Our homes were always well appointed. We learned quickly that sitting on the arm of a chair was not okay, but every room in the house was accessible and kid-friendly. Everything was functional because moving knick-knacks is just one more box that needs to be packed. Now, as an adult, I’ve chosen to put down roots in one place and I’ve lived in the same house for eleven years now.
Father’s Day will be here before you know it, and we’ve put together a collection of great gifts for the father figure in your life. Is he a lover of the wild? A bibliophile? A foodie? Whatever his interests, we have something sure to make dad happy.
Stop by the shop at 23 West Babcock every Friday between 11:30 and 2, starting June 1st through the 29th and enjoy an old favorite—or try something new! It’s lunch at AW every Friday in June and we can’t wait to see you here.
Mother’s Day is May 13th, i.e., less than one week away. It’s time to kick it into gear, and get your special lady something that celebrates her! If you’re not sure what to get the mother figure in your life, we’ve rounded up 15 beautiful options. Whether she’s a reader, loves to entertain, or can’t wait to explore the wild, we’ve got you covered.
It’s time for spring cleaning starting with a Clearance Tent Sale in our parking lot!
This is your chance to get high-end designer pieces at a great price! We’re cleaning out our warehouse full of products we have used to stage homes, items purchased at auctions, and slightly damaged items. Shop designer furniture, rugs, lighting, as well as antique one-of-a-kind finds up to 80% off! Bring your friends and make a morning of it – we’ll provide the donuts and coffee.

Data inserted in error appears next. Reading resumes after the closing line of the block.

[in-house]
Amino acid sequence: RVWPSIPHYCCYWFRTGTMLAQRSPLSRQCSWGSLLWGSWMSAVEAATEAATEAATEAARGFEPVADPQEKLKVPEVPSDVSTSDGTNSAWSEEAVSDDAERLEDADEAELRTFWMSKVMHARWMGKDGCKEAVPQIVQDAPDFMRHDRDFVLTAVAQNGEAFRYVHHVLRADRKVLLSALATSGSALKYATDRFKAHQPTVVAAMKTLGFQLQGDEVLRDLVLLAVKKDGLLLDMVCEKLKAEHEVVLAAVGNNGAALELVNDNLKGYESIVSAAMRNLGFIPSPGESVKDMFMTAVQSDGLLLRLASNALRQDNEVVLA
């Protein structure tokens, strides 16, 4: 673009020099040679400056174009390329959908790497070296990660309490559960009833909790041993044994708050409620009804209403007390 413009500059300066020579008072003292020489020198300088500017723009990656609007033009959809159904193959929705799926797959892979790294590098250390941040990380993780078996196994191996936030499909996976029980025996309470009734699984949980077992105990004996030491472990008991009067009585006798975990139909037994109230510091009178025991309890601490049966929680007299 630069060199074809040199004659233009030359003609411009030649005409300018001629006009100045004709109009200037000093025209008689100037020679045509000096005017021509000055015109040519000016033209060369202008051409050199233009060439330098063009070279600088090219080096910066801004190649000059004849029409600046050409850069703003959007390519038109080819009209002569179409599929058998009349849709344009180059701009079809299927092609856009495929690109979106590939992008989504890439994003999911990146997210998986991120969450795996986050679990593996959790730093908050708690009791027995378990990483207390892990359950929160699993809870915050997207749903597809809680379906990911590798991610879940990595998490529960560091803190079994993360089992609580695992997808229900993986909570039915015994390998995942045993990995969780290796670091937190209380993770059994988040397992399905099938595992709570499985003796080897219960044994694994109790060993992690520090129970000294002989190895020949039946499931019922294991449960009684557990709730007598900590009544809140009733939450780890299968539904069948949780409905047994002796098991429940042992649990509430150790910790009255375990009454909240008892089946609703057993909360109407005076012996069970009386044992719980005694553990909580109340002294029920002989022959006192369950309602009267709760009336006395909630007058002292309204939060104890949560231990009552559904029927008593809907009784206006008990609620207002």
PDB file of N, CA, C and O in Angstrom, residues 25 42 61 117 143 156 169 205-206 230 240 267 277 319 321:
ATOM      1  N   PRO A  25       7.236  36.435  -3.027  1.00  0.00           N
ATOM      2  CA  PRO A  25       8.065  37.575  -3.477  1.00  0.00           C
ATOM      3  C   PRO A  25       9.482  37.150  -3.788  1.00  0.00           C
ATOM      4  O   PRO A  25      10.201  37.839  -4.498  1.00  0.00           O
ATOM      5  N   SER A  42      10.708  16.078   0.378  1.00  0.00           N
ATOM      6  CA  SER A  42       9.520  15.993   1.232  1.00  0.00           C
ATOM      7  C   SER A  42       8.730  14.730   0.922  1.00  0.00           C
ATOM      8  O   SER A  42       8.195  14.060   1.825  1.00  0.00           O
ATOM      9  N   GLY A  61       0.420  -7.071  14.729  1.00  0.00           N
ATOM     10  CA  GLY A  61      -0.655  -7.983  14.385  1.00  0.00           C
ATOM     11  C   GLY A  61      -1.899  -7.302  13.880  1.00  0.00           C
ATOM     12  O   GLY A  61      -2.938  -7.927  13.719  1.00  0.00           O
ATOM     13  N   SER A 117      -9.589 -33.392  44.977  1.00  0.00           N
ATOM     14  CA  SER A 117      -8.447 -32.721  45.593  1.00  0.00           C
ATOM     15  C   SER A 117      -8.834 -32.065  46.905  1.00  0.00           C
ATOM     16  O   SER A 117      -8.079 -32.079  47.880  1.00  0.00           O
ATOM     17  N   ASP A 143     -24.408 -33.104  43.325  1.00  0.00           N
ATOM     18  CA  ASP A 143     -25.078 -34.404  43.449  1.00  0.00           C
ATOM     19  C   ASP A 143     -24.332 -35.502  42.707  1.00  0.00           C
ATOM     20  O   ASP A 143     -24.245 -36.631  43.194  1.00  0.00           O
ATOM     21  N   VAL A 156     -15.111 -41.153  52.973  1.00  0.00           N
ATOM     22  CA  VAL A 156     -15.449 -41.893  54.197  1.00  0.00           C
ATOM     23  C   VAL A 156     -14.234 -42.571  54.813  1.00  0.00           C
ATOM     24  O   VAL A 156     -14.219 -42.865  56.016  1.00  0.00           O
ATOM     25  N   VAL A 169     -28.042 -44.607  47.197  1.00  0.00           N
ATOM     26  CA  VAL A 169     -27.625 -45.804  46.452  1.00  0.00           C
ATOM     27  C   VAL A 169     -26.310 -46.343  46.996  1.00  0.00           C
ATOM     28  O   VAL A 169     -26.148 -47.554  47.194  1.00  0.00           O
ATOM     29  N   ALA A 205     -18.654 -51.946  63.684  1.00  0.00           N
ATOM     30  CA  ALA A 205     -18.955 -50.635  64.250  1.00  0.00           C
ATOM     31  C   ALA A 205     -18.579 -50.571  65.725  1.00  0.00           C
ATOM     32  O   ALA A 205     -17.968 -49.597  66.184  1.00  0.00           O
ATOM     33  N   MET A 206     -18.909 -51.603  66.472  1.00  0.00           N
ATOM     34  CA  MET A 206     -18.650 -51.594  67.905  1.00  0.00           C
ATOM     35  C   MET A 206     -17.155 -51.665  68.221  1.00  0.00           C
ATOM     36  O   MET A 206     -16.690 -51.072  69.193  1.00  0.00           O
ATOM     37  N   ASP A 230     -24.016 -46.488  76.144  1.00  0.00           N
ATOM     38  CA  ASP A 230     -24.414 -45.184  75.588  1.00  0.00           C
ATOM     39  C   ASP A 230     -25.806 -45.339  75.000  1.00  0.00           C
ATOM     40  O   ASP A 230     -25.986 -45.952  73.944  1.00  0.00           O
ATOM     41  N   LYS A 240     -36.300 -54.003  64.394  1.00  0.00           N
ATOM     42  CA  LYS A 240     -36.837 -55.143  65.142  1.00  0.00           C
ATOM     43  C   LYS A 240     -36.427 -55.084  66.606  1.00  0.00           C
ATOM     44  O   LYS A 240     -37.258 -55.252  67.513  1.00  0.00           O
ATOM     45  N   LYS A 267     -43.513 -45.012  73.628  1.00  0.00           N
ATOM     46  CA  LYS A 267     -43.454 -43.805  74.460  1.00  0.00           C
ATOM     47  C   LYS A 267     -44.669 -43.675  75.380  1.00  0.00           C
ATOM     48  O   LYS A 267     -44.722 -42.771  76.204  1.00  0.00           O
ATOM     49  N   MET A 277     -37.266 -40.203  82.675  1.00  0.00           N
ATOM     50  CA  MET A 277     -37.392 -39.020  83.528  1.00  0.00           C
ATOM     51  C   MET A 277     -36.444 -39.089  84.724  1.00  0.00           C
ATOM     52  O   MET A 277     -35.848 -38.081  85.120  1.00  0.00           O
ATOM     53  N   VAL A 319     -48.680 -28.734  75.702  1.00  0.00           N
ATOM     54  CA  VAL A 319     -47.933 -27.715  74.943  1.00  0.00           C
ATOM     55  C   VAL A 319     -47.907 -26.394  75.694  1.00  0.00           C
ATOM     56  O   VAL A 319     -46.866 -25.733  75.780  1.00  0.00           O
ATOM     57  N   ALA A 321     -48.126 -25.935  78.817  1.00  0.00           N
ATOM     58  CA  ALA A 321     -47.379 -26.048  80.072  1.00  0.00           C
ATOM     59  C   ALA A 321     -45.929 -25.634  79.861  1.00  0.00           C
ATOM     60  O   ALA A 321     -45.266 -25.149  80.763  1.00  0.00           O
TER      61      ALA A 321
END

Where: Join us downtown in the Architect’s Wife parking lot…under the big white tent!
23 W. Babcock Bozeman, MT 59715
When: Friday, April 20th and Saturday, April 21st from 10:00 am – 6:00 p.m.
Can’t make the Tent Sale? You’ve got a whole WEEK to save big in-store at our annual Spring Cleaning Sale happening April 20th – 28th, 2018. Get 30 % off storewide* and 10% off art.
All sales final.
Prices as marked.
Sale is for locals only – no online orders.
Large items purchased at Tent Sale must be picked up by 6 pm Saturday, April 21, 2018
On the top floor of the Emerson Center for the Arts and Culture, Cherlyn Wilcox’s studio is pulsing with creativity, energy, and today a mix of classic jazz. The abstract artist often calls her studio a mess, but there is a pleasant harmony to the groupings of oil paint, acrylic, graphite, and colored pencils. Dozens of canvases line the walls, on shelves, on easels, and propped against the wall. The range of Cherlyn’s work is impressive; the pieces in the North East corner are dark and moody, full of rich blues and greens; high on the top shelves on the South wall sit canvases with light blues, pinks, and yellow, evocative of her Hawaiian roots. “It’s never this clean in here (she laughs), but I’m enjoying it while this photo shoot lasts.”